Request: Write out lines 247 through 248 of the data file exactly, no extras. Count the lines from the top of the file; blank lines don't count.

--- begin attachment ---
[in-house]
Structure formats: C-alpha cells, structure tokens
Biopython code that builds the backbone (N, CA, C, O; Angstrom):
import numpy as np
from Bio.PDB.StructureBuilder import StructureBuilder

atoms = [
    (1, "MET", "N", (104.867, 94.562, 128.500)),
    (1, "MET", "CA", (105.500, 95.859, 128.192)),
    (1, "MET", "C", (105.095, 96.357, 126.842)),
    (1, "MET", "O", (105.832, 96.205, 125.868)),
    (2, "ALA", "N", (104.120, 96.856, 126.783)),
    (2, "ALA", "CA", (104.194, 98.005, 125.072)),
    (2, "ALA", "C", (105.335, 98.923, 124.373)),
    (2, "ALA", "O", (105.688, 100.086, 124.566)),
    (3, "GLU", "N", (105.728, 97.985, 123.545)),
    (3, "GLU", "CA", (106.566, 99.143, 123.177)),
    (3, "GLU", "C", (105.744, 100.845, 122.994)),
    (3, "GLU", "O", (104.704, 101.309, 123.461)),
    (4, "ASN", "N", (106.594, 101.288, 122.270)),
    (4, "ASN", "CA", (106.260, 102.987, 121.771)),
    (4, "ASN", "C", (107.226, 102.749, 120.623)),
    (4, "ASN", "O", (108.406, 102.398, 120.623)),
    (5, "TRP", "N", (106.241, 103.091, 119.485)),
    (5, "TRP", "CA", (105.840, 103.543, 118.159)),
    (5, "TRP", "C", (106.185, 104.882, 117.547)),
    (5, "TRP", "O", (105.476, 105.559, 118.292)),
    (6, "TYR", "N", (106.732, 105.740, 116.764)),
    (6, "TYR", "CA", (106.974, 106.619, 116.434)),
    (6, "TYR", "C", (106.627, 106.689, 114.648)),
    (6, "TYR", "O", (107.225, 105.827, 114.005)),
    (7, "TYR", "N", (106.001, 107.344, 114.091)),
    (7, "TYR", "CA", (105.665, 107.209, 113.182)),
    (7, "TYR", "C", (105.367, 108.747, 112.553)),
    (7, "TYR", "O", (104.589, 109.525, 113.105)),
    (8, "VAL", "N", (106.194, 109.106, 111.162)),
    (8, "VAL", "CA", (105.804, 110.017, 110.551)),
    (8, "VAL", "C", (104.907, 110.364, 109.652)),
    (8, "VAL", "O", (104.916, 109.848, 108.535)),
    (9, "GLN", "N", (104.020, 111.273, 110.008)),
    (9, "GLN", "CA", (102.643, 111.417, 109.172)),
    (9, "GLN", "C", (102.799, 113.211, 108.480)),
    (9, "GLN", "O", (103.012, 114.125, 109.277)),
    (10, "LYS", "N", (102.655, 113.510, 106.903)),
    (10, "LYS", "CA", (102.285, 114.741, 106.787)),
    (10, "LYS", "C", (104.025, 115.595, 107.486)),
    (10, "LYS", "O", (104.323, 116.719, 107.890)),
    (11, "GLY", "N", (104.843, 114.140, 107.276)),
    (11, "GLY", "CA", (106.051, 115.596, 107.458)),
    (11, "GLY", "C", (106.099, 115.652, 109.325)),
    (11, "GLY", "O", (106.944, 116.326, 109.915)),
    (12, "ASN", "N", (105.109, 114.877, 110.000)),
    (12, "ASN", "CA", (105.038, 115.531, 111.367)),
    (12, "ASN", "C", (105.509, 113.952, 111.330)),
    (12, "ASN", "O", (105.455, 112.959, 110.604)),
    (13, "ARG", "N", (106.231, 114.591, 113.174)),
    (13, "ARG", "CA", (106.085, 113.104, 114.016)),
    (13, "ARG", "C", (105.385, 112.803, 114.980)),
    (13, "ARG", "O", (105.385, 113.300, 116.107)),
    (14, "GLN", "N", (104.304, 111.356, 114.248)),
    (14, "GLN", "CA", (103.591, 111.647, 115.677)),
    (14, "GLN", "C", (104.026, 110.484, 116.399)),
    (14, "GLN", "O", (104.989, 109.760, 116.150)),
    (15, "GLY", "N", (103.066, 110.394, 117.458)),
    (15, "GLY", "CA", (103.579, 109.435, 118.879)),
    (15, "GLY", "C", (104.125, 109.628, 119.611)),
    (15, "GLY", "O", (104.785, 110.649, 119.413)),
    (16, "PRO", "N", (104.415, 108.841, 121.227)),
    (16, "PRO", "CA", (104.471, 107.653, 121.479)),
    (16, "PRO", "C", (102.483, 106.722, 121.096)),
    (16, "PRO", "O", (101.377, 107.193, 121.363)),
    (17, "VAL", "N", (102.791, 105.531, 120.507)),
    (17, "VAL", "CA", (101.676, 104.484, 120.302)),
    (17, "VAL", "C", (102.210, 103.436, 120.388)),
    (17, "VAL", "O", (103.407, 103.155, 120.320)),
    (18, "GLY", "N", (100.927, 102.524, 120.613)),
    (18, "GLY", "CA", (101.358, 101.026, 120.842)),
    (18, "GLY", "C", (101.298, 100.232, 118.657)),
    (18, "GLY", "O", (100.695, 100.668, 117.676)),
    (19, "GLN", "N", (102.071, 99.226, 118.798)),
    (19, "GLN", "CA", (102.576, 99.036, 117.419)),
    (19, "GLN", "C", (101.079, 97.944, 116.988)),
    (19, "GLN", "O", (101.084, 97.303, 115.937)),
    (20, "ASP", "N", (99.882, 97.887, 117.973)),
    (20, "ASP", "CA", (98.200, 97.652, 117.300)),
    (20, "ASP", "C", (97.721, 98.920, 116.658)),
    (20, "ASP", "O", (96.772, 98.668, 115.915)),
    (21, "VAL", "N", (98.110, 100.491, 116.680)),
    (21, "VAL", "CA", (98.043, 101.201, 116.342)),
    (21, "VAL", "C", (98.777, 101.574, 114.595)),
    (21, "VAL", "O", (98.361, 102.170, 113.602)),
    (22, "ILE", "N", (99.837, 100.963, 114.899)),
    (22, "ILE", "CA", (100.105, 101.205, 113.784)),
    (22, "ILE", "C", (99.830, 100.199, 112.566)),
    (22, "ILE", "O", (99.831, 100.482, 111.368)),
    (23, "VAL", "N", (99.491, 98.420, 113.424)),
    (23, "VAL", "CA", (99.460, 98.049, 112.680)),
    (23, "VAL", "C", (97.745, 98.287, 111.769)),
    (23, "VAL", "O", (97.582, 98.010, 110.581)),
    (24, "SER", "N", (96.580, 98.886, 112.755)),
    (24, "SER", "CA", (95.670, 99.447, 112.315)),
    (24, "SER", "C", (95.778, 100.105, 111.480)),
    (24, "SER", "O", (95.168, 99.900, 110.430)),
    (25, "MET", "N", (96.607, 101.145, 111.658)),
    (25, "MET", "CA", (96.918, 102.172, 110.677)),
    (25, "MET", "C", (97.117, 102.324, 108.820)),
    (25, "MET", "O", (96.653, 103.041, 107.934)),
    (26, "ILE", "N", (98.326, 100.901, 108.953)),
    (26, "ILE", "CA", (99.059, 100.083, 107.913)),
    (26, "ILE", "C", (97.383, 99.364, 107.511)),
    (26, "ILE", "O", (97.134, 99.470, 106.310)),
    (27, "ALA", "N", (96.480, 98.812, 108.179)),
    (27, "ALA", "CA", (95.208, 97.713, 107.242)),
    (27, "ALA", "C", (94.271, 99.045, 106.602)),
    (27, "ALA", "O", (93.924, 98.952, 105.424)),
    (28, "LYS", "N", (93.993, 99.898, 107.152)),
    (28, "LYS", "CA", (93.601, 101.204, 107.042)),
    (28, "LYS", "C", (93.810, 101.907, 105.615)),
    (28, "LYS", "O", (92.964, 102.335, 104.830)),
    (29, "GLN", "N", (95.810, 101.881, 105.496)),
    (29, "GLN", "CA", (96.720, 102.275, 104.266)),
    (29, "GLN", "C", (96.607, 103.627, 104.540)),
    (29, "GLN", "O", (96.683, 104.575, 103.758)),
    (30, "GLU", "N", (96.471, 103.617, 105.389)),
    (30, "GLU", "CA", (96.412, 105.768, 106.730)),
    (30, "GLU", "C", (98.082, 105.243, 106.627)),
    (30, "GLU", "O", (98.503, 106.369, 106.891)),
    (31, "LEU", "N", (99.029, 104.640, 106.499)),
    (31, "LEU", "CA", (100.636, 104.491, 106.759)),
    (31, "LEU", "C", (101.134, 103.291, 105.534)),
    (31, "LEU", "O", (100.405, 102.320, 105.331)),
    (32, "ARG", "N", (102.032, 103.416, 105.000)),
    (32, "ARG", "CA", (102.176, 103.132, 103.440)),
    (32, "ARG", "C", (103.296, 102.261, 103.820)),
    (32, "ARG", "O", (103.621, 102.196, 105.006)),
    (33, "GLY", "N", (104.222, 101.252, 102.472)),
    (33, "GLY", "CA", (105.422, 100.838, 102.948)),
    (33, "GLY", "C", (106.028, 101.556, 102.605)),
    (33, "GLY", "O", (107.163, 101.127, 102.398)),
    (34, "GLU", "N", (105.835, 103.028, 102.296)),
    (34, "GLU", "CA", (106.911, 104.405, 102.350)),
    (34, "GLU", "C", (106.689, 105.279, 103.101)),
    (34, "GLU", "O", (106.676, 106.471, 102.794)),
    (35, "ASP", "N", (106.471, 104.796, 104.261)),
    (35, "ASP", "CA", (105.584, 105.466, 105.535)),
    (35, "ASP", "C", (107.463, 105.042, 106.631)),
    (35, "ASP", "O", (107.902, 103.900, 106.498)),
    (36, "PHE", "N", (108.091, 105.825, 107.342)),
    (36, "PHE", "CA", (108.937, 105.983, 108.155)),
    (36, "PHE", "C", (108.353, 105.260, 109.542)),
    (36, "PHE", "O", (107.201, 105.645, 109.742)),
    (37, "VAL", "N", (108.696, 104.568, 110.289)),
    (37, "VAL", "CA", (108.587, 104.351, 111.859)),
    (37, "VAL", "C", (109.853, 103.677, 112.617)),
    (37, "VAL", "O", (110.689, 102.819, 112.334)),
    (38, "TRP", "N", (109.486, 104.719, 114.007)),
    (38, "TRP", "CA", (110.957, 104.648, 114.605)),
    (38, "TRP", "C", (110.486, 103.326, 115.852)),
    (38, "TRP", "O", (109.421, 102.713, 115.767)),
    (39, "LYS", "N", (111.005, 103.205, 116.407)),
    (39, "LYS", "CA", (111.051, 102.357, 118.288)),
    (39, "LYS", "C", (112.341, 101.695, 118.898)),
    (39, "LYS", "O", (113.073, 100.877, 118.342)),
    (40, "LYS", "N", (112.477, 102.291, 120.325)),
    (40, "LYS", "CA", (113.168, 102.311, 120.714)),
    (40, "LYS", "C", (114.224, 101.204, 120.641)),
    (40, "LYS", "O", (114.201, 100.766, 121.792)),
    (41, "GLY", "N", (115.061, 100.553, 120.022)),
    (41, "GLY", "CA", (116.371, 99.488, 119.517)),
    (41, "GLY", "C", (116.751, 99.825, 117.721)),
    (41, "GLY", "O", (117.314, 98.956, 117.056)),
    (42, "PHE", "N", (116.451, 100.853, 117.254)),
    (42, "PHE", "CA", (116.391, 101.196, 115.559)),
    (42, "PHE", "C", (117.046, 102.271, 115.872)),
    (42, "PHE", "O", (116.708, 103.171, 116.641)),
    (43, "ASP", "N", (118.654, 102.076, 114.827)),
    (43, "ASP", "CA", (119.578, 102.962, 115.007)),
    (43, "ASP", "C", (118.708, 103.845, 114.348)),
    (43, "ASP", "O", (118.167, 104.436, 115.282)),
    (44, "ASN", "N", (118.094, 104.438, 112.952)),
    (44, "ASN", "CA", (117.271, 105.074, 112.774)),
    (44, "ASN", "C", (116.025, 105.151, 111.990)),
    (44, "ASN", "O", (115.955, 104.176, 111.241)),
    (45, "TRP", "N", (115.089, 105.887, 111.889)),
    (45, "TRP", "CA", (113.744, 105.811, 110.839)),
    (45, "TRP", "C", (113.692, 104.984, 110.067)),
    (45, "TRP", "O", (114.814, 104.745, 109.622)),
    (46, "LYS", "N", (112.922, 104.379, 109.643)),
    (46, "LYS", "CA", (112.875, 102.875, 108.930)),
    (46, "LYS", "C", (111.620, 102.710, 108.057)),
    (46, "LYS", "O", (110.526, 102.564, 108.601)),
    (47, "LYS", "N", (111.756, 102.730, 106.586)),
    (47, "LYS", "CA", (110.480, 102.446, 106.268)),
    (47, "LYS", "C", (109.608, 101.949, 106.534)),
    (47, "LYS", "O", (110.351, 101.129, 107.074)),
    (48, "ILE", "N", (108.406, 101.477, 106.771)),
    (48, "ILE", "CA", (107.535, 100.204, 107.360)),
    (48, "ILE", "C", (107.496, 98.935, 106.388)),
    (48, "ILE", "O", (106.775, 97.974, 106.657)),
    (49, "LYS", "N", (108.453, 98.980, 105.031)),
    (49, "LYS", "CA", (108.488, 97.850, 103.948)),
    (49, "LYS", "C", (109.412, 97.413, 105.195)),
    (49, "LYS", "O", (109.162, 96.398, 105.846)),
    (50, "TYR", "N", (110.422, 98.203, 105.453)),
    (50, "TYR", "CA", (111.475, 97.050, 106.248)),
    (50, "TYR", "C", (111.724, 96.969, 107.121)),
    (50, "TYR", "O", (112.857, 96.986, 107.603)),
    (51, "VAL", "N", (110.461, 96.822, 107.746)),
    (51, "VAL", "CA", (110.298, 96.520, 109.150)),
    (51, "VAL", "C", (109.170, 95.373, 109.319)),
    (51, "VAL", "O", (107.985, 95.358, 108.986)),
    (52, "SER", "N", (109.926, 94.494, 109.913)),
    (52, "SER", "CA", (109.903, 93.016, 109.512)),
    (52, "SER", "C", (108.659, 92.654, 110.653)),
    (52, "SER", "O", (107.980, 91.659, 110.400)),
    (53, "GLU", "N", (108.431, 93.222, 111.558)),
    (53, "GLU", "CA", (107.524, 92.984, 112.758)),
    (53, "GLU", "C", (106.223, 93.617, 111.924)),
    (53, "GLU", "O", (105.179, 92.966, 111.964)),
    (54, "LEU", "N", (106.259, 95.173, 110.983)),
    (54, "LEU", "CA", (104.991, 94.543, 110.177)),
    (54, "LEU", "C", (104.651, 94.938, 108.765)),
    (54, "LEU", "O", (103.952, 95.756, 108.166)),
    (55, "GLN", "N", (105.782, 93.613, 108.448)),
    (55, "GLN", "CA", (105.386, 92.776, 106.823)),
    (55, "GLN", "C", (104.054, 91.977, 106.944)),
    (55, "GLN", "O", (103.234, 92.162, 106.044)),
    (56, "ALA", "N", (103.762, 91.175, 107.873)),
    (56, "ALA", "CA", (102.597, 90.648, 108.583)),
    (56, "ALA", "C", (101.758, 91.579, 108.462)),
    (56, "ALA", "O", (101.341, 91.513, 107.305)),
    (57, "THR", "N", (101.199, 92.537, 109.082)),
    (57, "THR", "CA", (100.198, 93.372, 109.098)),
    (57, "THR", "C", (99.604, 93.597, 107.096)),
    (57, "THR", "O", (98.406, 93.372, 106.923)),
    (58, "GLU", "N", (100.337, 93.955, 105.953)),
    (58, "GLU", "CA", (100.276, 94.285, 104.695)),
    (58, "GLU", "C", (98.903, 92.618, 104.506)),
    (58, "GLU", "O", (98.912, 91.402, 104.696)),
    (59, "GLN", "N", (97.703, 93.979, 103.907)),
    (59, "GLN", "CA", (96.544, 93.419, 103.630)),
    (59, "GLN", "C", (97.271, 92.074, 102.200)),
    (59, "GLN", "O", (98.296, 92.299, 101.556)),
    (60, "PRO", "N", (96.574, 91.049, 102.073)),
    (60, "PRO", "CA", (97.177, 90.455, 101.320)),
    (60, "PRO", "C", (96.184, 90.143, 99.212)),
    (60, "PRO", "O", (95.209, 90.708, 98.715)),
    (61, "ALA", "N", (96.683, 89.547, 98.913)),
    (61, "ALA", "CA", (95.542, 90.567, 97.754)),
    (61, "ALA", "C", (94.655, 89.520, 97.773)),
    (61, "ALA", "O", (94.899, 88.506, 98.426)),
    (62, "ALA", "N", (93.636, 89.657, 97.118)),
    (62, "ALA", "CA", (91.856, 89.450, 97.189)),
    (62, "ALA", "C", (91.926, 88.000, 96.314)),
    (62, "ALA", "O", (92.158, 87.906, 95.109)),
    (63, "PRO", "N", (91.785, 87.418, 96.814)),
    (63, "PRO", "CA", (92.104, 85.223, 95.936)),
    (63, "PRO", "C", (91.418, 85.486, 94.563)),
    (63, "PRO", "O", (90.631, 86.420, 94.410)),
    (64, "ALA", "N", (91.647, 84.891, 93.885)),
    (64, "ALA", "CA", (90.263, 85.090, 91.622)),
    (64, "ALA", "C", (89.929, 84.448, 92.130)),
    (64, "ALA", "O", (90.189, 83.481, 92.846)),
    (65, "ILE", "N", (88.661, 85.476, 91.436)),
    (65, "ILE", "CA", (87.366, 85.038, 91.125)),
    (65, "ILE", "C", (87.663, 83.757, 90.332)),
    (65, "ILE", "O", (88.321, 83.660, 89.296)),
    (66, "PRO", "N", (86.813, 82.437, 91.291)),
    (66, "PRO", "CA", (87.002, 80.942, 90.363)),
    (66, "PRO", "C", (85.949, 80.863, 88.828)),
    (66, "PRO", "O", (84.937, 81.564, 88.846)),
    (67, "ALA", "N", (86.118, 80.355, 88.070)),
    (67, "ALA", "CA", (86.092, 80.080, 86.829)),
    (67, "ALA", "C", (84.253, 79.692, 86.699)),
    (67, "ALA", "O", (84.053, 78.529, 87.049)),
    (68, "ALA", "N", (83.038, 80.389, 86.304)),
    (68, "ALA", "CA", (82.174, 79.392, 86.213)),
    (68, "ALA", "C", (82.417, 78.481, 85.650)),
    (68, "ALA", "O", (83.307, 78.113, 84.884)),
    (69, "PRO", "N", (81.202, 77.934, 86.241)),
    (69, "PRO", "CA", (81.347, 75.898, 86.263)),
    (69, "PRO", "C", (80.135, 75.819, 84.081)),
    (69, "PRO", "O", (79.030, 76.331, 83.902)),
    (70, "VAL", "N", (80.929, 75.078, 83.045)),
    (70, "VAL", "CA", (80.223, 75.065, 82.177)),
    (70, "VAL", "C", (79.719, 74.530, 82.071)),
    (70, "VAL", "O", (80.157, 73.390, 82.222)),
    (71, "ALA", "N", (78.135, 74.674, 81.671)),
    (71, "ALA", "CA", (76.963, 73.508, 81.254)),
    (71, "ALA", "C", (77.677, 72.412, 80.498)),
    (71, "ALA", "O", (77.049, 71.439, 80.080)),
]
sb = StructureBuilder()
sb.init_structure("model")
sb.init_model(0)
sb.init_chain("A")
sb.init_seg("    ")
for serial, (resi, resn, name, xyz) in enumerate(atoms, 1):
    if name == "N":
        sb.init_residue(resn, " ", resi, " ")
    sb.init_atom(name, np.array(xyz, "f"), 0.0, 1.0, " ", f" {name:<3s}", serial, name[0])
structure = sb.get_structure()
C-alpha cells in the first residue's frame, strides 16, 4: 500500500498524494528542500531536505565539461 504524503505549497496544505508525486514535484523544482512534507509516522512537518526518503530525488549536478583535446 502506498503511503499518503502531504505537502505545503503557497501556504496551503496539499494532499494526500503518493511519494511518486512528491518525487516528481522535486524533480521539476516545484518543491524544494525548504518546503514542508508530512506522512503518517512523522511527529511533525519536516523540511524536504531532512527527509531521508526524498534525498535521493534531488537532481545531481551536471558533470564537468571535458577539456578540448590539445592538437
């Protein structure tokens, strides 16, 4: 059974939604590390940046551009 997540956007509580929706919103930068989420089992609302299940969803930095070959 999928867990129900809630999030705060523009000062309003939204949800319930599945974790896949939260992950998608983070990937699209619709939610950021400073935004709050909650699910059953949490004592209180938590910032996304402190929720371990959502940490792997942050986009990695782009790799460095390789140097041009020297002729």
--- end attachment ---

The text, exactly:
    (61, "ALA", "N", (96.683, 89.547, 98.913)),
    (61, "ALA", "CA", (95.542, 90.567, 97.754)),